Harnessed vs. mounted standardbreds on the track: changes in gait and physiological variables.Equine Vet J Suppl. 2006 AugEV
REASONS FOR PERFORMING STUDY
It has become apparent through analysis of elite races over the past 20 years that mounted races are always slower than harnessed races when performed by the same horses over the same distances on the same tracks.
To investigate and compare physiological and gait variables in mounted and harnessed activities in trotters.
Ten trotters were taken at random in 2 standardised field exercise tests one week apart: a harnessed and a mounted test with standardised weight jockeys and drivers. Speed, heart rate (HR), respiratory frequency (RF), blood lactate concentration (La), stride characteristics (length, frequency [SF], symmetry, regularity, dorsoventral displacement of the sternum and vertical, longitudinal and lateral activities measuring the amount of deceleration and acceleration along the 3 axis) were measured.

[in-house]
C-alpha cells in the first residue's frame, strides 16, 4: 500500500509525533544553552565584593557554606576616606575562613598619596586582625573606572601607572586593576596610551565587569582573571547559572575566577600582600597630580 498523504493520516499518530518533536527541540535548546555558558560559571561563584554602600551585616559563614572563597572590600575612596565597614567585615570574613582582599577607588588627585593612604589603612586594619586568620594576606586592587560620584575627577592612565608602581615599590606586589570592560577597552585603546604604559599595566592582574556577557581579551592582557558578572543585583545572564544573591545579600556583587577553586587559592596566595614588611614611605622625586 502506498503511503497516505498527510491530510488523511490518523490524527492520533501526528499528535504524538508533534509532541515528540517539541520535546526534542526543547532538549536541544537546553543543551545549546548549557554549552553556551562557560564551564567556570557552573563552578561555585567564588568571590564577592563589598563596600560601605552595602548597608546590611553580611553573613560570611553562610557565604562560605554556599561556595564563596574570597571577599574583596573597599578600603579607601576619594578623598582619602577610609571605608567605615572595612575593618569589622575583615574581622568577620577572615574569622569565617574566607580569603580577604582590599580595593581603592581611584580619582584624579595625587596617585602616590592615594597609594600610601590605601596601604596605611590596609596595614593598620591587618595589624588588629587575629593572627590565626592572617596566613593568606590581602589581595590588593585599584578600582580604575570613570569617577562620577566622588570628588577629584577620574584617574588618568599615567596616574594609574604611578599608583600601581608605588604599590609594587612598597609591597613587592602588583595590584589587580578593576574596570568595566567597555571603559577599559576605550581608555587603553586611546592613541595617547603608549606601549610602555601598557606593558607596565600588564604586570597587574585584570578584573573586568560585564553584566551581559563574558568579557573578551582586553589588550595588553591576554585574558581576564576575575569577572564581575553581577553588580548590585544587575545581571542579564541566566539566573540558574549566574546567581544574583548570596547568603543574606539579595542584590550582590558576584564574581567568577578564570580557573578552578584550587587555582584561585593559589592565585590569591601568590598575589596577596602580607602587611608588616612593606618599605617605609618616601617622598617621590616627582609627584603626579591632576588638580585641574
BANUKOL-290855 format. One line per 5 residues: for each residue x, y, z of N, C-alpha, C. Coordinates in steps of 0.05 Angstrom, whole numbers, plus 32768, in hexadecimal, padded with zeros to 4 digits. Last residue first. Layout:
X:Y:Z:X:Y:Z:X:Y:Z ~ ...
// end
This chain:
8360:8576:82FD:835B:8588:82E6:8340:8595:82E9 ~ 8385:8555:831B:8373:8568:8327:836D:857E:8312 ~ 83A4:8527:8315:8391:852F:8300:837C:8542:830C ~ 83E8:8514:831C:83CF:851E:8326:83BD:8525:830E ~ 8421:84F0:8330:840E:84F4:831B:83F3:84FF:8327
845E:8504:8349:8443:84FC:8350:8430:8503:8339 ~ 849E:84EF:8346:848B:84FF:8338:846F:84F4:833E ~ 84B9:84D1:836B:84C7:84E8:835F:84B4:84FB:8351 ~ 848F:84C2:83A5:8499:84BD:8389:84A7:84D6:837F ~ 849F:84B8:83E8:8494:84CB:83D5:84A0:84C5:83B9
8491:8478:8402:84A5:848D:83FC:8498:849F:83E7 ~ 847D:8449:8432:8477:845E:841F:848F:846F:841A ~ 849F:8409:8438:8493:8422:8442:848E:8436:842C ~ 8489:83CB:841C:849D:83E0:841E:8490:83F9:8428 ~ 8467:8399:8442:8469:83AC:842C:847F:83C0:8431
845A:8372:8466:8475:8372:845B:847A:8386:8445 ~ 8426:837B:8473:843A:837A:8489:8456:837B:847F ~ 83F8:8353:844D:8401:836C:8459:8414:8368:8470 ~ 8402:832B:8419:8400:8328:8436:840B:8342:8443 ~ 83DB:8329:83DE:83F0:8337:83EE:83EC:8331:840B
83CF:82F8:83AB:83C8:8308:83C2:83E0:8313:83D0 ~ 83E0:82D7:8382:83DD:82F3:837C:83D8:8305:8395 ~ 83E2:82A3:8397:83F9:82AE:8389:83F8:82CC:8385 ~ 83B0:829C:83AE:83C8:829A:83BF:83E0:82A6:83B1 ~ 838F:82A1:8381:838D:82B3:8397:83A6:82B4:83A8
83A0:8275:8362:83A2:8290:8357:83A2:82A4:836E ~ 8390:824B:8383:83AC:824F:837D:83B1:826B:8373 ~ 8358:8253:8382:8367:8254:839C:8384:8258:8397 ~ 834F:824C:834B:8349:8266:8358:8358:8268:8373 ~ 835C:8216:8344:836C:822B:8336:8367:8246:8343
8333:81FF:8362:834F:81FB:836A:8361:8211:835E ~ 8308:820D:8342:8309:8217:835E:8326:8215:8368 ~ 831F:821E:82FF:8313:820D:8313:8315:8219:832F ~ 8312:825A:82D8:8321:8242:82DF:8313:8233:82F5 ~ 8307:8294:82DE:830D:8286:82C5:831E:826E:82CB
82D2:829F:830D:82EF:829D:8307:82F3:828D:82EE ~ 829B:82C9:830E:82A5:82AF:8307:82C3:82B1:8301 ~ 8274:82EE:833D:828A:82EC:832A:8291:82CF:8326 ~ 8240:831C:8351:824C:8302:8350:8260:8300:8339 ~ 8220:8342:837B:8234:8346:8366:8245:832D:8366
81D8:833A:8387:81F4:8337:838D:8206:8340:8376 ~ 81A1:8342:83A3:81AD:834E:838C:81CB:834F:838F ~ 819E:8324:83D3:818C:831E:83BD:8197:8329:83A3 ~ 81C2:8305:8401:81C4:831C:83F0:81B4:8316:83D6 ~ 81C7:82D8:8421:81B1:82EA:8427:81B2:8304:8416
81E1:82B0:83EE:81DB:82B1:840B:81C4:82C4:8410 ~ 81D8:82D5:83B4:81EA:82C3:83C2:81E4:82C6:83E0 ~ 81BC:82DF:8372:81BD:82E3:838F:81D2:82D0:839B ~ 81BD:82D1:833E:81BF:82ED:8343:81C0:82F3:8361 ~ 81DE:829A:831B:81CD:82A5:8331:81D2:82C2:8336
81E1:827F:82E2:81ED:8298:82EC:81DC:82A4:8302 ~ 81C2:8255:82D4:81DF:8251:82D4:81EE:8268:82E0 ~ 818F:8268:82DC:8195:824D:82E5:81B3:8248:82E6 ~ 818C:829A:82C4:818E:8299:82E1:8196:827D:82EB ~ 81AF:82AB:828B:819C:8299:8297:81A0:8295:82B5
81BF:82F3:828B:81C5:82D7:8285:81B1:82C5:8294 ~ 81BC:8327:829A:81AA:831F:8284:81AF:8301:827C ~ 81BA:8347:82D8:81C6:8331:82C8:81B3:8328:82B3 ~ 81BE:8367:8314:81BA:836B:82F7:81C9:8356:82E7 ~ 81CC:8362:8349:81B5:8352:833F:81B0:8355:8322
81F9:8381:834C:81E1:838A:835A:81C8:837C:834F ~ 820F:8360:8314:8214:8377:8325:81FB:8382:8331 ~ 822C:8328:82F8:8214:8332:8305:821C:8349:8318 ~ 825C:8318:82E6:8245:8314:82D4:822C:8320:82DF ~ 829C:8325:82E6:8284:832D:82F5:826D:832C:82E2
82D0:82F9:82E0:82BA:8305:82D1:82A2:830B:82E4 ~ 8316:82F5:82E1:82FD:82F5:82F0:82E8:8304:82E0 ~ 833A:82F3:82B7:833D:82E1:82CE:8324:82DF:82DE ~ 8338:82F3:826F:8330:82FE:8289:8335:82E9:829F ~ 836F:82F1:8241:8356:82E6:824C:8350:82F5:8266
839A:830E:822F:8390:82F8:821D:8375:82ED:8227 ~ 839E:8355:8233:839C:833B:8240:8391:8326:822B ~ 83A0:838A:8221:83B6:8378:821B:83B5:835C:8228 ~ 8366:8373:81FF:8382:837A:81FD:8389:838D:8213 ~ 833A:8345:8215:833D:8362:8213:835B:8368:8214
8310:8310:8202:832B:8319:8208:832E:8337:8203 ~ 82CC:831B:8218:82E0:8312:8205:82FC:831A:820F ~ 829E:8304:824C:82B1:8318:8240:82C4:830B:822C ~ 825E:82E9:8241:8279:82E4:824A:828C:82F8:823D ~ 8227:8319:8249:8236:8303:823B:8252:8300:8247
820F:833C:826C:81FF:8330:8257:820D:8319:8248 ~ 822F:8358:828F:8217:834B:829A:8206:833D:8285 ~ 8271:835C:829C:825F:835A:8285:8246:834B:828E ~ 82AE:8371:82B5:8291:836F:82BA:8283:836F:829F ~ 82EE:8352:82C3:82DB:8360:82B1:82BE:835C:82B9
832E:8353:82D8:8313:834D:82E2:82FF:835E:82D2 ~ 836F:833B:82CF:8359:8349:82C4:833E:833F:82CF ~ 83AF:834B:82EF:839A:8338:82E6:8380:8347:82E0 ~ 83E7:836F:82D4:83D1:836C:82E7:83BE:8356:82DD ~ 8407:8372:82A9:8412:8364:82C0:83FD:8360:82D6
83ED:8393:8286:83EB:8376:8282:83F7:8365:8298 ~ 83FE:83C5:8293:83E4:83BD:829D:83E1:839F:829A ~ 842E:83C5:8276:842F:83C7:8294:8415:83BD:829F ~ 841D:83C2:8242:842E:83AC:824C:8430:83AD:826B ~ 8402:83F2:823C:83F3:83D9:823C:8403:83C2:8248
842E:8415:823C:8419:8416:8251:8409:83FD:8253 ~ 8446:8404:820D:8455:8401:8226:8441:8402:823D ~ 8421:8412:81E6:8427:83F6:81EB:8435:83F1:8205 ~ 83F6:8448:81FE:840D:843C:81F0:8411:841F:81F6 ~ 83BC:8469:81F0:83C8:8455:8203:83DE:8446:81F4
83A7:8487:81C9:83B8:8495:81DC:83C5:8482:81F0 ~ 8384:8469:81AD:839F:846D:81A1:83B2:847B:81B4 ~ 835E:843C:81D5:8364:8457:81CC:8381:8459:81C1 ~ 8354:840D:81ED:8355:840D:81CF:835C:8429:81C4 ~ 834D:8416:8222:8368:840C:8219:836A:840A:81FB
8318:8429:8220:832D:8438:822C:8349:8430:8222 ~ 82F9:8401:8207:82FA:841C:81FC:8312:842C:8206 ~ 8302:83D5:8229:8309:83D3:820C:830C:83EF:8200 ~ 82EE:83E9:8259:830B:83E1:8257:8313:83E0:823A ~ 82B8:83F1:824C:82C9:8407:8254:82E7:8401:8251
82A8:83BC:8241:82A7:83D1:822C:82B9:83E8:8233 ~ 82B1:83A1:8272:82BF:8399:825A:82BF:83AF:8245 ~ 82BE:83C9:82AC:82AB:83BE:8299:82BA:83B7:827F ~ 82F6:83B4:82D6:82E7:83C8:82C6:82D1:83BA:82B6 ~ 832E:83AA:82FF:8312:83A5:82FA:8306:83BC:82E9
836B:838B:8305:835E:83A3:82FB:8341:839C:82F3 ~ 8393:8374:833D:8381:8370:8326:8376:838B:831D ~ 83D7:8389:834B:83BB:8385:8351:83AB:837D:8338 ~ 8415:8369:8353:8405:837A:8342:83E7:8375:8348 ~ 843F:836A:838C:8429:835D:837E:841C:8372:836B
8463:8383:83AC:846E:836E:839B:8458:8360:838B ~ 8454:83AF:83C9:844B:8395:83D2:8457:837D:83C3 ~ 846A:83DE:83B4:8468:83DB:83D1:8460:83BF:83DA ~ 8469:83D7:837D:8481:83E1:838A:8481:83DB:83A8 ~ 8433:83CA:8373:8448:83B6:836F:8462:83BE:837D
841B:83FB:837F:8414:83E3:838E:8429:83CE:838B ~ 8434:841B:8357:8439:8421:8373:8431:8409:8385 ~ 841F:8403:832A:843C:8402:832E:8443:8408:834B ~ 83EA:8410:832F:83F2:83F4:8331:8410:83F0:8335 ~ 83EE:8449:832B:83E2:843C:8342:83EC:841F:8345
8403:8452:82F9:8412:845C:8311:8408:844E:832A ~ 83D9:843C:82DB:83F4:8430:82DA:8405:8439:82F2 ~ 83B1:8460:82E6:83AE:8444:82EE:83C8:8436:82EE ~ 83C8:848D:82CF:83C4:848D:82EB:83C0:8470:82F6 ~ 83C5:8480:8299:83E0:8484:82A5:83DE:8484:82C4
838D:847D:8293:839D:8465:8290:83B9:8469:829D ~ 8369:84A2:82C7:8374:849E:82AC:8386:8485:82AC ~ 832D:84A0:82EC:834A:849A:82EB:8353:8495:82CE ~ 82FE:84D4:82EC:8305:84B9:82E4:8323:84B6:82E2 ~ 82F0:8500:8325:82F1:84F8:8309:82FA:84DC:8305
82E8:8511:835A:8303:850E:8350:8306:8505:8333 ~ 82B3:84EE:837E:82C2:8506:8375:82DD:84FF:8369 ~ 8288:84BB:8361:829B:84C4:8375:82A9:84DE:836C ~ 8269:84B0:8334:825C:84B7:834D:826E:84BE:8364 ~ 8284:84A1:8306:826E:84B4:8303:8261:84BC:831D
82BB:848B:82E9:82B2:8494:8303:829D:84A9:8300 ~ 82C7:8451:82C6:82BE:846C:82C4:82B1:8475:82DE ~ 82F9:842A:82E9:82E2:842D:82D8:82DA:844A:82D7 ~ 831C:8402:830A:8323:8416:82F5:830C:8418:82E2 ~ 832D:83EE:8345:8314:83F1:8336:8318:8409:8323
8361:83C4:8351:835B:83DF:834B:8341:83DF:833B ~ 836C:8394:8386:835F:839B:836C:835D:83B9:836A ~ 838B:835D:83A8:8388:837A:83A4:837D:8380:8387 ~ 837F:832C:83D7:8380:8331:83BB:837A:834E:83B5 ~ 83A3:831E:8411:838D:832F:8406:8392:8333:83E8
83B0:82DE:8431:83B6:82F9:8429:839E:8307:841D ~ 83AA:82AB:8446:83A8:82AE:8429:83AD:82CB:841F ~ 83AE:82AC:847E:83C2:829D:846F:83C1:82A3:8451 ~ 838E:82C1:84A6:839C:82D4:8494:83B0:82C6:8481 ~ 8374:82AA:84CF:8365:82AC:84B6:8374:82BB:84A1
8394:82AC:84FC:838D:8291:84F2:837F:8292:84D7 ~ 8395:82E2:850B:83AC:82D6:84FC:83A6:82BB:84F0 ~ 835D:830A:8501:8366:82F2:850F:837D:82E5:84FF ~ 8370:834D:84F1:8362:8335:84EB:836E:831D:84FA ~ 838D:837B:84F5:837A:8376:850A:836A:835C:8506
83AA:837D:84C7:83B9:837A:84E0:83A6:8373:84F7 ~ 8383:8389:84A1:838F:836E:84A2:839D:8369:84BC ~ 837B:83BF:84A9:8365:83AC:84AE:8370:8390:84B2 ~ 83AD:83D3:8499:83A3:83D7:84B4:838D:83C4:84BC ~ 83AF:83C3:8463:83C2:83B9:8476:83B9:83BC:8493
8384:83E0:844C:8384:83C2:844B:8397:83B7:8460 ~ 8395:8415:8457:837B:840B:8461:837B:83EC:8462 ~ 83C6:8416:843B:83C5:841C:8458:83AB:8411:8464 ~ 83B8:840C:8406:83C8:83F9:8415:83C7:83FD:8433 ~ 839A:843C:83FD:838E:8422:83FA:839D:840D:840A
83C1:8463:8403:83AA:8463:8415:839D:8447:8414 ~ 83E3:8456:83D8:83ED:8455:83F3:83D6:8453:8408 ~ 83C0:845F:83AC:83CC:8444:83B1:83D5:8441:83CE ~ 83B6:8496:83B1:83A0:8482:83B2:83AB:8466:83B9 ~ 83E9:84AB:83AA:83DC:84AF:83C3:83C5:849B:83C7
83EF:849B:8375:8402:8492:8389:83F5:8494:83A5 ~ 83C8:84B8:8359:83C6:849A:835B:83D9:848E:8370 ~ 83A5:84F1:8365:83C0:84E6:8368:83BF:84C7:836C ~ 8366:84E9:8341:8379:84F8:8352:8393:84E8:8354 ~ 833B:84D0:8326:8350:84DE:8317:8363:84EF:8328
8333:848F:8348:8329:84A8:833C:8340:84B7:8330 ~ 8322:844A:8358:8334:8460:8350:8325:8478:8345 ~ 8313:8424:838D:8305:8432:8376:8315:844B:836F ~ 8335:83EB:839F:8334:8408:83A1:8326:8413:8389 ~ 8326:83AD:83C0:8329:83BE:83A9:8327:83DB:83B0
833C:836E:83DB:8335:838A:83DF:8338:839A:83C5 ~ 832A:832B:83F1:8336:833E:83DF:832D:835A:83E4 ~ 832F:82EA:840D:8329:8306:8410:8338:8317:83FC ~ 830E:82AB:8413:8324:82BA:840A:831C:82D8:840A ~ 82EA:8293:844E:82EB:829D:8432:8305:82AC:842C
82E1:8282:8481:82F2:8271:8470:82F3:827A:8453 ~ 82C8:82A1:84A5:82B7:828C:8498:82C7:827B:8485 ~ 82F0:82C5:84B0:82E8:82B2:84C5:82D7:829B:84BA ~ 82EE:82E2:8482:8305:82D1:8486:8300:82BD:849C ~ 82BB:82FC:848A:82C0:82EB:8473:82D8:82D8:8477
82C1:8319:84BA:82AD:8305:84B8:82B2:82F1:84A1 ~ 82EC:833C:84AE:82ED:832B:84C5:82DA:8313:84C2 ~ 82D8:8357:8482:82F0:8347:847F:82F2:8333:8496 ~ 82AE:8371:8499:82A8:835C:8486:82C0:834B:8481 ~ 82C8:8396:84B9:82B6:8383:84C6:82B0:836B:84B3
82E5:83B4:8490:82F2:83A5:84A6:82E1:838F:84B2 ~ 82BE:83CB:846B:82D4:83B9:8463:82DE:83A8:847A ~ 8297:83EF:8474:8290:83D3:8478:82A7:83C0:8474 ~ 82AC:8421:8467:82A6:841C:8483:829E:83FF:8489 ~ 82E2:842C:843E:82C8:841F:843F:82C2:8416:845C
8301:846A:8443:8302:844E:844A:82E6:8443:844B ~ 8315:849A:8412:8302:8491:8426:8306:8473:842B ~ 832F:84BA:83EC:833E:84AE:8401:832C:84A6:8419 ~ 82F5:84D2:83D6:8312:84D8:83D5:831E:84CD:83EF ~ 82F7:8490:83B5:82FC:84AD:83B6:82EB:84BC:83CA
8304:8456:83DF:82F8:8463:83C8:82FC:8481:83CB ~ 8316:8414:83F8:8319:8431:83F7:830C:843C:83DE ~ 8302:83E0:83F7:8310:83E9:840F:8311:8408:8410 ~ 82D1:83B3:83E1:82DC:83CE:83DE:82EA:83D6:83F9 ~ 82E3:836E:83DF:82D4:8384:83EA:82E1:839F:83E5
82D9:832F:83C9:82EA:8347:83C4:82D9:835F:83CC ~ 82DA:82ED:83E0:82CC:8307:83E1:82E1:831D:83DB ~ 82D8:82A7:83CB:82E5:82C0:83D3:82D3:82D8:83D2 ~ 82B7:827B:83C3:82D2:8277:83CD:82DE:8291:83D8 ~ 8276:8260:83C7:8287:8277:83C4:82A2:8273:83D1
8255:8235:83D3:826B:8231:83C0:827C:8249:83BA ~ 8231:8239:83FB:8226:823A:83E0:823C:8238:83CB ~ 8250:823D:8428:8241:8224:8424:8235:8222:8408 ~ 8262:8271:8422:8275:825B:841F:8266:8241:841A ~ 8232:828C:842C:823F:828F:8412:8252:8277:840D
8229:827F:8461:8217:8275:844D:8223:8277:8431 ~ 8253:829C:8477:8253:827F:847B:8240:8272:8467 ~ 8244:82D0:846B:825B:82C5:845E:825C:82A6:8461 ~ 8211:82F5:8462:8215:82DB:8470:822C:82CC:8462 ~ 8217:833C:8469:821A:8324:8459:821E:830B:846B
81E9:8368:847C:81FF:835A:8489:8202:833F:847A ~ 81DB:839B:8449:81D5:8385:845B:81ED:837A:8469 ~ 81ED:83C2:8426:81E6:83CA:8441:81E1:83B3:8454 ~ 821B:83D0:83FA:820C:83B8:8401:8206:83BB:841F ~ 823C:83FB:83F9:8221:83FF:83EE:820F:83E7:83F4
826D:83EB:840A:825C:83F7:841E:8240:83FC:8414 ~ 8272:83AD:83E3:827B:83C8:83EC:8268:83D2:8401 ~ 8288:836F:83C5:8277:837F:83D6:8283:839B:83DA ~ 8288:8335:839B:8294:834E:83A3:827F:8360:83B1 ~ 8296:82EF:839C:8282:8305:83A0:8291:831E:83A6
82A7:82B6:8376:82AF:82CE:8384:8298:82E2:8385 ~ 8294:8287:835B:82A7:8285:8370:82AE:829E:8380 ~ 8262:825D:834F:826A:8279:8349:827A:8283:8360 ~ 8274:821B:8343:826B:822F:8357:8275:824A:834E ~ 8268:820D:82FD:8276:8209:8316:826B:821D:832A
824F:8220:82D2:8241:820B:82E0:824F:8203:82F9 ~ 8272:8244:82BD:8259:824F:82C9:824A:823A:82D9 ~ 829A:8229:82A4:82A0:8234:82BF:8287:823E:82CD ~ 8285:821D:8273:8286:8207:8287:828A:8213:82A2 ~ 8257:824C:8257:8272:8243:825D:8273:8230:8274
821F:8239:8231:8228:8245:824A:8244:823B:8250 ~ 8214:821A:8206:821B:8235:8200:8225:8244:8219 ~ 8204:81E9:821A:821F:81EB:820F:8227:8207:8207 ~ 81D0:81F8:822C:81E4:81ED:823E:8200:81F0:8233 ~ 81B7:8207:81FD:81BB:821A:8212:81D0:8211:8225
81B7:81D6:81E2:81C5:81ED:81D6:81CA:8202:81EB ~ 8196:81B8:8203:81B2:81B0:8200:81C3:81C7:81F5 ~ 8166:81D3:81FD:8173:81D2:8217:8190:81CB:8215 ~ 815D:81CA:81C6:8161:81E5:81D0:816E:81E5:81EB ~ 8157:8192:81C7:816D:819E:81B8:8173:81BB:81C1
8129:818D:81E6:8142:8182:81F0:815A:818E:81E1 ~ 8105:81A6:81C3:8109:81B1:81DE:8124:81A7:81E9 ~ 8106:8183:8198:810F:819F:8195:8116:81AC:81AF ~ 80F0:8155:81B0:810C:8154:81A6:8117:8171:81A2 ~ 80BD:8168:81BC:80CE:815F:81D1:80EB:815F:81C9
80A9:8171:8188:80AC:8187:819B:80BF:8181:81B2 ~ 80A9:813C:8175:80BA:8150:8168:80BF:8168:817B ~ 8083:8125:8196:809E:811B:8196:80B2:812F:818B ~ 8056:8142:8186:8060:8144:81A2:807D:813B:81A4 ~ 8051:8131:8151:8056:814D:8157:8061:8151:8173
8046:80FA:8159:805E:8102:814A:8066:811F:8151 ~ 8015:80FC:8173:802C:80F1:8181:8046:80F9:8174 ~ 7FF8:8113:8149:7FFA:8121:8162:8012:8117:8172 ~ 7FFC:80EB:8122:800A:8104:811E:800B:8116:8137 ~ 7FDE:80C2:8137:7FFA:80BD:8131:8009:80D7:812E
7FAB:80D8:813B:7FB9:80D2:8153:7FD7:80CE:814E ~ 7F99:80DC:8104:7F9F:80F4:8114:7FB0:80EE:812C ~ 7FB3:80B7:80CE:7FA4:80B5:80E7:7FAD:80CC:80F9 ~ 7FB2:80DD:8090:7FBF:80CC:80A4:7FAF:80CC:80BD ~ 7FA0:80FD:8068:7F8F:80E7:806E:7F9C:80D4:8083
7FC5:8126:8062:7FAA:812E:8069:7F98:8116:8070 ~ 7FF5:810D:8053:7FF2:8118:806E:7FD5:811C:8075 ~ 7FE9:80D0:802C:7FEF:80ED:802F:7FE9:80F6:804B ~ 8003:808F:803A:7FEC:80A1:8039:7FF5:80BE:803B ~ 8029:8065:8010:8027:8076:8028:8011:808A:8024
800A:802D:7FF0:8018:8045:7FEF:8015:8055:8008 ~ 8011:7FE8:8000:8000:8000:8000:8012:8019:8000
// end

Paired t tests and an analysis of variance were calculated between the 2 conditions and revealed that V4 (speed for a La of 4 mmol/I), V200 (speed for a HR of 200 beats/min), stride length, trot symmetry, lateral activity were lower in the mounted condition. In contrast, RF, SF, dorsoventral displacement, vertical and longitudinal activities were significantly higher in mounted horses compared to harnessed horses.
The significant physiological and biomechanical differences between pulling whilst harnessed and being ridden reflect an increase in the energy requirement of locomotion in the mounted condition compared to the harnessed condition. Trotting mounted at maximal speed is more demanding for the horse than harnessed as reflected by the lower V4 and V200 and some gait variables change in relation to this phenomenon.
This study demonstrates that trotting mounted at sub-maximum and maximum speed is more demanding for the horse when ridden and that it modifies some gait variables, either as a result or even as a possible cause.